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Genome editing

What genome editing is and its potential applications.
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Genome editing, also referred to as gene editing, is the term given to a wide range of techniques used to alter the DNA of organisms, including plants and animals.

Genome editing works by using enzymes to cut DNA at specific points. This method can be used to add, delete or replace sections of DNA.

Changes introduced by genome editing can be identical to those occurring naturally or achieved through traditional breeding but can be made more quickly and precisely.

Genome editing can have many uses, which range from making small changes to DNA to adding new genes to improve traits in an organism.

Genome editing can have many applications. For example, it has the potential to improve the nutritional content of crops or reduce food waste by making them more resistant to disease.

Genome edited foods

There are no genome edited foods in the UK, although some are available elsewhere in the world.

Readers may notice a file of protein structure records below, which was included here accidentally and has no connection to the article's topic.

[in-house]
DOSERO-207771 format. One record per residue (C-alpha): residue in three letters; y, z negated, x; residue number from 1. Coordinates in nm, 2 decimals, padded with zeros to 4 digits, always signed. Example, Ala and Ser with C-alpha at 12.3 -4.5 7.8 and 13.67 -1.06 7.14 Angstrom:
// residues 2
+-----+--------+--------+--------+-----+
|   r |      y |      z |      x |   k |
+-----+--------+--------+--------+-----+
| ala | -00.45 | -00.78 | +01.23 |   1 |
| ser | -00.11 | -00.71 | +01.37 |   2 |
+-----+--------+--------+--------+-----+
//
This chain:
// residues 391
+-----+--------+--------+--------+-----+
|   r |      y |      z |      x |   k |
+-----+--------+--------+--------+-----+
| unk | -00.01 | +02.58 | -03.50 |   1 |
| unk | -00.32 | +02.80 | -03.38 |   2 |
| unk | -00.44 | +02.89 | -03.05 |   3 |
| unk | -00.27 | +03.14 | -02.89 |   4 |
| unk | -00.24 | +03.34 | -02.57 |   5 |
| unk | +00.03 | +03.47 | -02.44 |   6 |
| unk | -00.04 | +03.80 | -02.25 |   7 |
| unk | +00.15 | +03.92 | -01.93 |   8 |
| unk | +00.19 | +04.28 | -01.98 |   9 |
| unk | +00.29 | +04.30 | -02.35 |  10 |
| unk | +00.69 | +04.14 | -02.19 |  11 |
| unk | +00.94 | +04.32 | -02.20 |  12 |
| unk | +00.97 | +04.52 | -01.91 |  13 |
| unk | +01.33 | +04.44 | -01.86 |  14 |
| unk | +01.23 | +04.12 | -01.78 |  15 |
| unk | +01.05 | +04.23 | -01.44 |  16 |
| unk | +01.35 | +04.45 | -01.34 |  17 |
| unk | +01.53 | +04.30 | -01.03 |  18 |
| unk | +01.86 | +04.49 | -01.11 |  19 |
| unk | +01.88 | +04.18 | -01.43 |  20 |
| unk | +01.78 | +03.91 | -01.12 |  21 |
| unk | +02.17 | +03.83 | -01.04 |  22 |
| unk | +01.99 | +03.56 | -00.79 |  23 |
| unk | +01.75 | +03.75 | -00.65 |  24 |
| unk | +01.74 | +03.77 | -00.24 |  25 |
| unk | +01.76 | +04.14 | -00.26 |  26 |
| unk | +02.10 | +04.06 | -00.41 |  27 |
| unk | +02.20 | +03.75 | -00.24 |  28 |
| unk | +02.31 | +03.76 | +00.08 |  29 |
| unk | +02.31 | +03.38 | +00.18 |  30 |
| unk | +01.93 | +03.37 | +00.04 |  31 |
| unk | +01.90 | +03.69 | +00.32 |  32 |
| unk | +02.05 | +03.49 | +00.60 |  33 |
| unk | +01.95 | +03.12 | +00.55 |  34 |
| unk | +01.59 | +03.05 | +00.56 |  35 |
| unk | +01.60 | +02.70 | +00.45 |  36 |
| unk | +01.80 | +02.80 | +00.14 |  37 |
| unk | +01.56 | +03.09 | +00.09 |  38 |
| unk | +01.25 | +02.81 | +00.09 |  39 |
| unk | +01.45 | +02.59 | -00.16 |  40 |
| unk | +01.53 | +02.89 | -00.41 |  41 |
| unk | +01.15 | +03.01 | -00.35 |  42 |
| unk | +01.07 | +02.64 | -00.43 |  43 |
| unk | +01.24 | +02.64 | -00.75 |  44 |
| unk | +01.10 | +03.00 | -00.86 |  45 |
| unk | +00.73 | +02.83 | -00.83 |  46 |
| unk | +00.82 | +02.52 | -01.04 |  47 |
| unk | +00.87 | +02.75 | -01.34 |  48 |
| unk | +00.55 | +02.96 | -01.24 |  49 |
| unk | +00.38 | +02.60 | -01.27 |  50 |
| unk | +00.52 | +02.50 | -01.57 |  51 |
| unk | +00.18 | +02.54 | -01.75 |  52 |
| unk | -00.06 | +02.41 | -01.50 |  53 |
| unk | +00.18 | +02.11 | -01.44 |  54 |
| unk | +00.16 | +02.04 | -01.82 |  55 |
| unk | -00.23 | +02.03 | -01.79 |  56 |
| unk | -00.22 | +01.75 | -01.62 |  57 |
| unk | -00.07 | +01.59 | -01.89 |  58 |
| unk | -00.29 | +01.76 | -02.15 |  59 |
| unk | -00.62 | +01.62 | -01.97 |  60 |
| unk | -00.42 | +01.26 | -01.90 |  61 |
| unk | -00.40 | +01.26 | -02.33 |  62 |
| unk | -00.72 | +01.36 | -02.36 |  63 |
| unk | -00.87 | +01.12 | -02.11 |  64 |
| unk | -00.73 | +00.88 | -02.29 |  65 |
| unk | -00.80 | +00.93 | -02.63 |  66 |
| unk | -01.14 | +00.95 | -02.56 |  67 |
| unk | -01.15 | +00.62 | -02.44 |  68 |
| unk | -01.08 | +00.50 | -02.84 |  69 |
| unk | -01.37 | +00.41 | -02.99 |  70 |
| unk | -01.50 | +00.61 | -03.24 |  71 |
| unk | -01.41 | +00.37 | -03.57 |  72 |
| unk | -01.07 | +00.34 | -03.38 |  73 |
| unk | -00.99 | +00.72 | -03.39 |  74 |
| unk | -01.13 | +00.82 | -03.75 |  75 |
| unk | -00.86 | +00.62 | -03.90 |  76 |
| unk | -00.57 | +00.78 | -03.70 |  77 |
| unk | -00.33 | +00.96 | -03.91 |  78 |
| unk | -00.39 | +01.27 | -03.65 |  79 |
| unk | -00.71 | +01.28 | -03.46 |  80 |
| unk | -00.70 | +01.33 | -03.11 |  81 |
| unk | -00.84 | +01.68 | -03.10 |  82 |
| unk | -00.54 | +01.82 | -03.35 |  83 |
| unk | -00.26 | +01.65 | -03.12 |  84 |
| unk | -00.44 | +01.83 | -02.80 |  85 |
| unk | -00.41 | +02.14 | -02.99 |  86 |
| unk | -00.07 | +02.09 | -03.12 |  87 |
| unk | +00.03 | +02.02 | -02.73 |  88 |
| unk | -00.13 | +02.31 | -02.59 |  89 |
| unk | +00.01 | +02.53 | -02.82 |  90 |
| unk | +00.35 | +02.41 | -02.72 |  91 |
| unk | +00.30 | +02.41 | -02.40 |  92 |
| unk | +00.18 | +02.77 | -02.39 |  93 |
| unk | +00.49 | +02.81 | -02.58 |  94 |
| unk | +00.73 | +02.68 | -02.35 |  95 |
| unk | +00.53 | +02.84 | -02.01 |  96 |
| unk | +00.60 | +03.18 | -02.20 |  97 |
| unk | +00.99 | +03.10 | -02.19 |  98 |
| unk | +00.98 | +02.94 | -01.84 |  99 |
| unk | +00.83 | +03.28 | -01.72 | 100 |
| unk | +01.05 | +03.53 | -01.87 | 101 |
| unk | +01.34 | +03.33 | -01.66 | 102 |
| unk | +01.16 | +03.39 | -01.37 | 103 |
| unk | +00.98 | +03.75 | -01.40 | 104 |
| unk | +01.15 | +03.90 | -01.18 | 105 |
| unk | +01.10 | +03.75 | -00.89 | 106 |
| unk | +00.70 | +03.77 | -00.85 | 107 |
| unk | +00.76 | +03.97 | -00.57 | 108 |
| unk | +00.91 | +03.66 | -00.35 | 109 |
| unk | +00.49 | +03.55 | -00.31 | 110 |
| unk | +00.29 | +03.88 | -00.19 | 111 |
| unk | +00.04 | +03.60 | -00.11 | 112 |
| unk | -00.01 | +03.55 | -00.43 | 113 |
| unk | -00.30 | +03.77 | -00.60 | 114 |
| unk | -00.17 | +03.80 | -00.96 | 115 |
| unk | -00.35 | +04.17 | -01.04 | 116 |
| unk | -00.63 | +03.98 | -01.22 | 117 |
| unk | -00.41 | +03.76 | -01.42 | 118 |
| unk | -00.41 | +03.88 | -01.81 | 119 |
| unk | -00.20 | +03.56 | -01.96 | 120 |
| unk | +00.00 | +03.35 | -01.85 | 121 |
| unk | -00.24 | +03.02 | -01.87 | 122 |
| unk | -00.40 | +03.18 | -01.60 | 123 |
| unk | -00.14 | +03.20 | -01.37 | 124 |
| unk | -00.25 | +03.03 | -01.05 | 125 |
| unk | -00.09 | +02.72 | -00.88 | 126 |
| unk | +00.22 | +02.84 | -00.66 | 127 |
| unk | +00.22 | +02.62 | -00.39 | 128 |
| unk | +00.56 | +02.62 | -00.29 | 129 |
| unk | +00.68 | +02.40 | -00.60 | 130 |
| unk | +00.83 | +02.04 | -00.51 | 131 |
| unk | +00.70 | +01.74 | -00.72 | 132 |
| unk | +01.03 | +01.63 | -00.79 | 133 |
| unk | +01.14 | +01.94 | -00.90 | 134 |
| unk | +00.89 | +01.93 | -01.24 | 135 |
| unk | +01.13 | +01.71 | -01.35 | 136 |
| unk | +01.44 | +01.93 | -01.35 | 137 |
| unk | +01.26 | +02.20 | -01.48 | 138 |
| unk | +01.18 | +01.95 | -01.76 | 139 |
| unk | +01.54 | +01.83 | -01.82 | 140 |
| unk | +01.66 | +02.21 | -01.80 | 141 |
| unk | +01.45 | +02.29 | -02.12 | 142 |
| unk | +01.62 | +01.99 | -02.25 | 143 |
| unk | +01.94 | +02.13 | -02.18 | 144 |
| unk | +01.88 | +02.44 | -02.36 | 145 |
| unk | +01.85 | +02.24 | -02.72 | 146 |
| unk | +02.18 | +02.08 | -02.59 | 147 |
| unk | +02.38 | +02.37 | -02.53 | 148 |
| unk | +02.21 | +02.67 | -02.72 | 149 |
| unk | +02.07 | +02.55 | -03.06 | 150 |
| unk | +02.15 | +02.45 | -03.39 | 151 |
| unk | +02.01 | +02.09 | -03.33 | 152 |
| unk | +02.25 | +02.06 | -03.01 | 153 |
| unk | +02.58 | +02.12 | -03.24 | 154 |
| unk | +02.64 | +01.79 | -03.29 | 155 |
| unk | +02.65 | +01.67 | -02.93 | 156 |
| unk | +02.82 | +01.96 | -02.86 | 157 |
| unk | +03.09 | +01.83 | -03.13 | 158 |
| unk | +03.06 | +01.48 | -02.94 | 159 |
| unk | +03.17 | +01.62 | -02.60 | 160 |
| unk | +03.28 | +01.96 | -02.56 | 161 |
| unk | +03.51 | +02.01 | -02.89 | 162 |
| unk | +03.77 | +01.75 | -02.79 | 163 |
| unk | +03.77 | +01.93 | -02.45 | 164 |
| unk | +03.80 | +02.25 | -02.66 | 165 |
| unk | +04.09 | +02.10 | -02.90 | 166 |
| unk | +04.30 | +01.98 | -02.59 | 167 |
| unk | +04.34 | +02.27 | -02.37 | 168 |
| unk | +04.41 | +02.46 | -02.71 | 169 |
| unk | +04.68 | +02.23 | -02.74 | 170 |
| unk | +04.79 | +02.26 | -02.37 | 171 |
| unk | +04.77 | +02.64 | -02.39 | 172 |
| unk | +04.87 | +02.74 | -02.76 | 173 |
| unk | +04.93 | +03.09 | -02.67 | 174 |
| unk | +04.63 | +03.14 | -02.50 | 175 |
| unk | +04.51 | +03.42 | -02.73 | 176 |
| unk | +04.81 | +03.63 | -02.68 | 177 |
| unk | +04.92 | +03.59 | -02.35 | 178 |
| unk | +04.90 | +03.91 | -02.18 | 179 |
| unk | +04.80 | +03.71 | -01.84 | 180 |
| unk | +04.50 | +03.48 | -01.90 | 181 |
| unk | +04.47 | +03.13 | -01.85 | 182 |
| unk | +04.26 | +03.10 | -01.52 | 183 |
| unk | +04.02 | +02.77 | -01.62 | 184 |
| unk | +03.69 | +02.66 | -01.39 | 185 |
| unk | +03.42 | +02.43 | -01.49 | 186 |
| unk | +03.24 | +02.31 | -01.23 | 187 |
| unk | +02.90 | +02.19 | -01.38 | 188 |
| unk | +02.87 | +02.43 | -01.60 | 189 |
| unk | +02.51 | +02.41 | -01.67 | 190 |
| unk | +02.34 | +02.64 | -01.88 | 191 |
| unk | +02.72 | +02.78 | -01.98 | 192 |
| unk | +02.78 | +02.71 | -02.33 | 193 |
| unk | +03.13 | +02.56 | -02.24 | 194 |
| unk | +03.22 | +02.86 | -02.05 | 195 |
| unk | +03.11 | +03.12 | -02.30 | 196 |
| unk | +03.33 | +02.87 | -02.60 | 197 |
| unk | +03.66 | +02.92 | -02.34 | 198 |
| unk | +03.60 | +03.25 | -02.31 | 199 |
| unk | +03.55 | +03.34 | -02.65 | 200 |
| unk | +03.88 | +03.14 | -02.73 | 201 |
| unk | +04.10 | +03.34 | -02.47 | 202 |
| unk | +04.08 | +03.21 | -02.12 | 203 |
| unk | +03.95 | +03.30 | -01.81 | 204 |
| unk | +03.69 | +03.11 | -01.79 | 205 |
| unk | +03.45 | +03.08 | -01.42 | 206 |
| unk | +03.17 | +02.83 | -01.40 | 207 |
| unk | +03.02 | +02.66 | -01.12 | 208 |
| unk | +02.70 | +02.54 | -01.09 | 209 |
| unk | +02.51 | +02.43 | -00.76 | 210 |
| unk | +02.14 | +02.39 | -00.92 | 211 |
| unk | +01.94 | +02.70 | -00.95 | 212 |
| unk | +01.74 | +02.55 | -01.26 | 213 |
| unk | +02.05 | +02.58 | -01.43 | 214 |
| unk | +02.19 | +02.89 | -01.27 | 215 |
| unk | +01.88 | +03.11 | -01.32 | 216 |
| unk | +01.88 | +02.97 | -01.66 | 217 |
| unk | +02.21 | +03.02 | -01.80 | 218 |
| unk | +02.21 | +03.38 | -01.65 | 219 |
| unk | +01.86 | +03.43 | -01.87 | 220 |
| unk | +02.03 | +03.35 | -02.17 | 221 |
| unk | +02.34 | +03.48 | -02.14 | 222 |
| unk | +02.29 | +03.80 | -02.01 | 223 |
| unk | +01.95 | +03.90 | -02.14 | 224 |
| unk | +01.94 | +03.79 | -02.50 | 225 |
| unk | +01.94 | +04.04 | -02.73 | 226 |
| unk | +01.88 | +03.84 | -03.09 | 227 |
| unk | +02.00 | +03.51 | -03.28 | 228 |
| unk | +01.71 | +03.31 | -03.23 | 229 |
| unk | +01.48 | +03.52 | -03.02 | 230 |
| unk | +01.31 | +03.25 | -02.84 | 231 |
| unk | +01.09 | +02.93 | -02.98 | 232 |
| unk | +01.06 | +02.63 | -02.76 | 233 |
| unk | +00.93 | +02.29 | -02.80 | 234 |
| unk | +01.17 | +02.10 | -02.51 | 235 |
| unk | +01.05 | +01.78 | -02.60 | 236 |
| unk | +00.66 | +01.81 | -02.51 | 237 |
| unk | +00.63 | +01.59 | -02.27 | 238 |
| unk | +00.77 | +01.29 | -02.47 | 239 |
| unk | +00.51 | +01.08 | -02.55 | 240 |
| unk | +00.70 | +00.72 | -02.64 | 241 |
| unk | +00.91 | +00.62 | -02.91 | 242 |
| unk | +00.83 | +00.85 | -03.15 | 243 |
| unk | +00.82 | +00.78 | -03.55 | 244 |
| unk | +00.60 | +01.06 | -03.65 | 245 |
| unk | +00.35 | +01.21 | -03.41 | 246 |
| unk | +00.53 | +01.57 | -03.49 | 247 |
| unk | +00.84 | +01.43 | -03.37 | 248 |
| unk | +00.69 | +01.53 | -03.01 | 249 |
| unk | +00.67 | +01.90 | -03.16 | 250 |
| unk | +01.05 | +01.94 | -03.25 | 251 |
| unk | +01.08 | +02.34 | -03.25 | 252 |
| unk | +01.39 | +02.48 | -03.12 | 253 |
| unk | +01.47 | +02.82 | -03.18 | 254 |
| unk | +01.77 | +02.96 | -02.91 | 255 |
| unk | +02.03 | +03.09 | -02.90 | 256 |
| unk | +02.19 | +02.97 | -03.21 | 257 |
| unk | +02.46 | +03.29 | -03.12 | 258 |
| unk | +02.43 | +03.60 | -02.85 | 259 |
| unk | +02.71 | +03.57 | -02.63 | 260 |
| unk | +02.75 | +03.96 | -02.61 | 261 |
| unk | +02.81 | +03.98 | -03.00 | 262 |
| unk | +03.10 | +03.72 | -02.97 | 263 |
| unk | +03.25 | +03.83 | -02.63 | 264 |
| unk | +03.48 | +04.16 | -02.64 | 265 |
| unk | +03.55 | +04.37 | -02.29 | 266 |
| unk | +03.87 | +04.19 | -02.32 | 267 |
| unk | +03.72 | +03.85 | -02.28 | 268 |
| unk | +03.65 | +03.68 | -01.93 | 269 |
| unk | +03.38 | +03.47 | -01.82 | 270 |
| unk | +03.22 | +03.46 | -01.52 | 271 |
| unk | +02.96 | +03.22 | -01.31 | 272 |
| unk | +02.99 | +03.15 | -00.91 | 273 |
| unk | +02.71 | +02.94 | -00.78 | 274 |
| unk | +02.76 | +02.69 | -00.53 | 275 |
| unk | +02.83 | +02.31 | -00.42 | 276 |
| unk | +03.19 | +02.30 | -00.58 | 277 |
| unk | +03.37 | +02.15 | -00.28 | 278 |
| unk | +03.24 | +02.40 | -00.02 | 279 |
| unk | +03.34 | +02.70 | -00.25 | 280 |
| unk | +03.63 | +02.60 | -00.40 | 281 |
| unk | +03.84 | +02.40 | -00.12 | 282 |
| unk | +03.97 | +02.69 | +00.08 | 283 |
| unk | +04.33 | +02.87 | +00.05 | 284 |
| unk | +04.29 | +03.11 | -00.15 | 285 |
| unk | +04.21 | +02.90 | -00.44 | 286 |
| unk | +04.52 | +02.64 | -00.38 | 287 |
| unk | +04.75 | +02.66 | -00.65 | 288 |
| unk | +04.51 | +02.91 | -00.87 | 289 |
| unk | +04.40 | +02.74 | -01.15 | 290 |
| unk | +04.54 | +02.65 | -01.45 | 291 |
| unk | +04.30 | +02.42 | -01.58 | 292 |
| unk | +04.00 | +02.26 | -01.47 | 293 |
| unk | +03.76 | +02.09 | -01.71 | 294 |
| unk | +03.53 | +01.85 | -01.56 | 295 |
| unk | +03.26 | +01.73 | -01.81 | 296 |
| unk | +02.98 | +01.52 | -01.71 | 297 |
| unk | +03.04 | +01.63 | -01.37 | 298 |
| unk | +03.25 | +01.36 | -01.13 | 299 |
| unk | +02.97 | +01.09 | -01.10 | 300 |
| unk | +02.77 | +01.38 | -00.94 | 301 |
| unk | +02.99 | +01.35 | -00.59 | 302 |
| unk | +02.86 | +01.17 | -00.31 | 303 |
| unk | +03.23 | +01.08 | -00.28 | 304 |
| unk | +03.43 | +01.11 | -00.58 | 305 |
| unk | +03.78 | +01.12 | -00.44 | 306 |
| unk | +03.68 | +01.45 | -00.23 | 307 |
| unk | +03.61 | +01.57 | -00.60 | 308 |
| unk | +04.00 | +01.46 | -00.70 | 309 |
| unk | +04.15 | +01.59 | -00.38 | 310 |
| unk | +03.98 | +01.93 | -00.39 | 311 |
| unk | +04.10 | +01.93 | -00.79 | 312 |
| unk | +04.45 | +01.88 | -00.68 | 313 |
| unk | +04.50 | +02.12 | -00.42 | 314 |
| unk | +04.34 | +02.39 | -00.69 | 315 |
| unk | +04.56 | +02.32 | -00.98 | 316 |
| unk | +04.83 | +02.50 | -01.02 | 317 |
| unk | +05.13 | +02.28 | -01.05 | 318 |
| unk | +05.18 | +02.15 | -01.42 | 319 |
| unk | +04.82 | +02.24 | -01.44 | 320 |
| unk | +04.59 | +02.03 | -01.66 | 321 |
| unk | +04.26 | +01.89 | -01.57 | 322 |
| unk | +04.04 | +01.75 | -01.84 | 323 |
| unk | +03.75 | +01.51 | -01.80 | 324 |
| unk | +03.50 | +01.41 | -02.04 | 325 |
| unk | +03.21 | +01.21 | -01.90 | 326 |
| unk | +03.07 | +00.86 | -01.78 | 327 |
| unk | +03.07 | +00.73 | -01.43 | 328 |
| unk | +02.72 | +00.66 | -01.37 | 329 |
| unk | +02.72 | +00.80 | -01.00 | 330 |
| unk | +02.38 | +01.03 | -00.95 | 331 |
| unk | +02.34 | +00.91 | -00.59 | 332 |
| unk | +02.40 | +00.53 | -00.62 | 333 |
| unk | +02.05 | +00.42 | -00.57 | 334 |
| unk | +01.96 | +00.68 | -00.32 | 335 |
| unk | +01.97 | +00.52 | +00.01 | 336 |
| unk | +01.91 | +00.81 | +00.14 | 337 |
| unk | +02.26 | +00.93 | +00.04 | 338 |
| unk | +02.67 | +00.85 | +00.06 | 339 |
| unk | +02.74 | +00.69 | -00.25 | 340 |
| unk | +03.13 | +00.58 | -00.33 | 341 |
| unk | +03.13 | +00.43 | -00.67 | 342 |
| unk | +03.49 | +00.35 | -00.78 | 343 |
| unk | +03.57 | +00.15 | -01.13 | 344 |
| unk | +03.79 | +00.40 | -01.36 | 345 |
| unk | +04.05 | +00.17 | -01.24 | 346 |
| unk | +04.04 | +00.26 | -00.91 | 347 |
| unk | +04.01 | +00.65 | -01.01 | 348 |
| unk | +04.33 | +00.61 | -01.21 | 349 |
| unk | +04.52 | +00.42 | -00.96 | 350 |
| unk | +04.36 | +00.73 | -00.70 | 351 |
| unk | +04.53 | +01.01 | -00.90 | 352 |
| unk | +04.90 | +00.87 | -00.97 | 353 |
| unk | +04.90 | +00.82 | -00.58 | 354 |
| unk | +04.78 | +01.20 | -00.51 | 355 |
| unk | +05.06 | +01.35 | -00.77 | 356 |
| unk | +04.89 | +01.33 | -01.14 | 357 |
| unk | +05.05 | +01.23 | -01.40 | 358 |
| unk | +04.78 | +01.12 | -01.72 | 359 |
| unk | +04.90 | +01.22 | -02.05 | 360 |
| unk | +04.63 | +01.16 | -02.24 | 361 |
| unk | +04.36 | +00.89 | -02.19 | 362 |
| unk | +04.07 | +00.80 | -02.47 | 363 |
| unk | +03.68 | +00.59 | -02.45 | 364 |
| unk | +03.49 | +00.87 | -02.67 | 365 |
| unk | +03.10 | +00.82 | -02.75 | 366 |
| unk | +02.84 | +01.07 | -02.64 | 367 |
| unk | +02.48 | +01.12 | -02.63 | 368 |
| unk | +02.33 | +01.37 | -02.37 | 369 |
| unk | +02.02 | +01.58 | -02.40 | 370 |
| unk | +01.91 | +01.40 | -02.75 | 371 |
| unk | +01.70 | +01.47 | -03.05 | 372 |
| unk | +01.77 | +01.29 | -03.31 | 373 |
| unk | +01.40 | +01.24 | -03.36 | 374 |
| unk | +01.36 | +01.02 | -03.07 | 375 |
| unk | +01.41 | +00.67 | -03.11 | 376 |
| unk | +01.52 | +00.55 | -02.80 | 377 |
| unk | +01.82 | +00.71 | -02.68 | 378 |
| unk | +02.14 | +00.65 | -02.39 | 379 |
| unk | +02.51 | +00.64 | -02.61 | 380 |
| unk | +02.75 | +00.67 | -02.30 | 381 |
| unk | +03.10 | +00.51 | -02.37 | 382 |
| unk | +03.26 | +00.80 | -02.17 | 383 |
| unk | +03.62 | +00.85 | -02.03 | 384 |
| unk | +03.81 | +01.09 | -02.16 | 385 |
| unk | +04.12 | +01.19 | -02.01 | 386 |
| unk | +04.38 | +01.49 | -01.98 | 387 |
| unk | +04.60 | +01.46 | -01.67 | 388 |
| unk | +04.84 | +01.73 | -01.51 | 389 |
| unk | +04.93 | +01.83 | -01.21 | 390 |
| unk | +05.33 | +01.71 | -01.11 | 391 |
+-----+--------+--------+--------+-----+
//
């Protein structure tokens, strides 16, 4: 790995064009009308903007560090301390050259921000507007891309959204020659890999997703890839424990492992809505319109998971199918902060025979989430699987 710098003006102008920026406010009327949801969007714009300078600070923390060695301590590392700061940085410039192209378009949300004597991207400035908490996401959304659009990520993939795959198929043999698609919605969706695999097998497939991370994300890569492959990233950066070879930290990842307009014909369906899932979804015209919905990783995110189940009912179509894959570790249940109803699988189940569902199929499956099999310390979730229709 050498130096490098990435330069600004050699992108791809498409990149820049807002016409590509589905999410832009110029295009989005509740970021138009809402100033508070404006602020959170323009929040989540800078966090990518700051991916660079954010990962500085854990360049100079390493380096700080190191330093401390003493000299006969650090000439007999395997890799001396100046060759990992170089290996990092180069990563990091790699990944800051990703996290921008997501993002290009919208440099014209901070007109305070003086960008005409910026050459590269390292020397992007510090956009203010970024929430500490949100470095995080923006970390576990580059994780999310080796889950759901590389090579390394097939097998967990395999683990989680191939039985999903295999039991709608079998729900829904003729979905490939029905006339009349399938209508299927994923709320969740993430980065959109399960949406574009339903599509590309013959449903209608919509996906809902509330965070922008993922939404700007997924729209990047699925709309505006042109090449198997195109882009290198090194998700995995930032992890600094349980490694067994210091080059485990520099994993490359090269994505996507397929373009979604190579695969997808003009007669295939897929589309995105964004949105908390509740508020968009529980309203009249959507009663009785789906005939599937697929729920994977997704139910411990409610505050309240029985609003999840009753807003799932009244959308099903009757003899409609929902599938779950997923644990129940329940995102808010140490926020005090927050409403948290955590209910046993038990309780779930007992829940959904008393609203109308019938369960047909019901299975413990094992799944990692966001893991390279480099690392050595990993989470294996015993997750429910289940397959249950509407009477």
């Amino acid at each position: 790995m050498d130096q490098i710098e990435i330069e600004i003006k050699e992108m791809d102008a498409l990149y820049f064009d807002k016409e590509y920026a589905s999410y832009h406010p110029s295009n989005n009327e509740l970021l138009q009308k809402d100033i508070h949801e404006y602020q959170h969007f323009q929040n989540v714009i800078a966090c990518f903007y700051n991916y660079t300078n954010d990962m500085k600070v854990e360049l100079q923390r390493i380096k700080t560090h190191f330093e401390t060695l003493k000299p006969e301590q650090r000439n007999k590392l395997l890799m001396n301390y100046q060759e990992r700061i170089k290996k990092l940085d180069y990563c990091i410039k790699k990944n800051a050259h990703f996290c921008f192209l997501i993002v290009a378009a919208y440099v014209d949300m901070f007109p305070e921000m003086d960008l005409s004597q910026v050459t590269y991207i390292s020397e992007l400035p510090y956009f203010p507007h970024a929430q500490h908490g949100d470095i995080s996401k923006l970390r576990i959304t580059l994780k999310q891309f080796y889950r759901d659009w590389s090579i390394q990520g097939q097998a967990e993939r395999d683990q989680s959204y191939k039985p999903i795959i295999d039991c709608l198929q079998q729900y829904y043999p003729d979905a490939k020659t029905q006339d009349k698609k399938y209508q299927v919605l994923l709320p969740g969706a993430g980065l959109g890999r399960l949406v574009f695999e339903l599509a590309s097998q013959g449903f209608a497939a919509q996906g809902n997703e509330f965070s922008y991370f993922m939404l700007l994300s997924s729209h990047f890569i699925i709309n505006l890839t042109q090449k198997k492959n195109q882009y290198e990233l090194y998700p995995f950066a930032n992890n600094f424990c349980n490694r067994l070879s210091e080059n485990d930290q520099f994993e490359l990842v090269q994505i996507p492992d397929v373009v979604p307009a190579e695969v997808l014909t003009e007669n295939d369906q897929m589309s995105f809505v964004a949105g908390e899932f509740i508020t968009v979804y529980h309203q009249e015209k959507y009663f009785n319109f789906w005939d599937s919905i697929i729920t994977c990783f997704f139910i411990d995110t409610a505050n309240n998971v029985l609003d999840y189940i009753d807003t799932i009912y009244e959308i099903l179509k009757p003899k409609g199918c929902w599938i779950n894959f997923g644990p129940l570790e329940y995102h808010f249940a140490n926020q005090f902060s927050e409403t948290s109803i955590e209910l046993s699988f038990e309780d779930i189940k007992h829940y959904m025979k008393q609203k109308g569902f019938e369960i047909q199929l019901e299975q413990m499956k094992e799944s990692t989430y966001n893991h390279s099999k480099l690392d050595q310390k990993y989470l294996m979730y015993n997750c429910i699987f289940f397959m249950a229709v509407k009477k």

We’re committed to the highest food safety standards and we always put the consumer first. Genome edited foods will only be permitted if they are judged:

  • not to present a risk to health
  • not to mislead consumers
  • not to have less nutritional value

FSA Explains

How genome editing differs from genetic modification

Genome editing comprises a spectrum of tools and techniques, which includes CRISPR technology, that can be used to alter an organism’s DNA in a precise and targeted way. Genome editing is used to modify specific points within the organism’s own DNA, leaving nothing behind but the altered DNA sequence. This differs from traditional genetic modification (GM), where new DNA is introduced into the genome of an organism in a non-targeted way.

The genetic changes that can be made by genome editing can range from editing a single point in the DNA to inserting large sections of DNA from other organisms. Small or single points edits can be made which are identical to those which could have been introduced by conventional breeding methods. However, larger edits such as introducing genes from other organisms, are not equivalent to conventional breeding methods and are more similar to traditional GM techniques.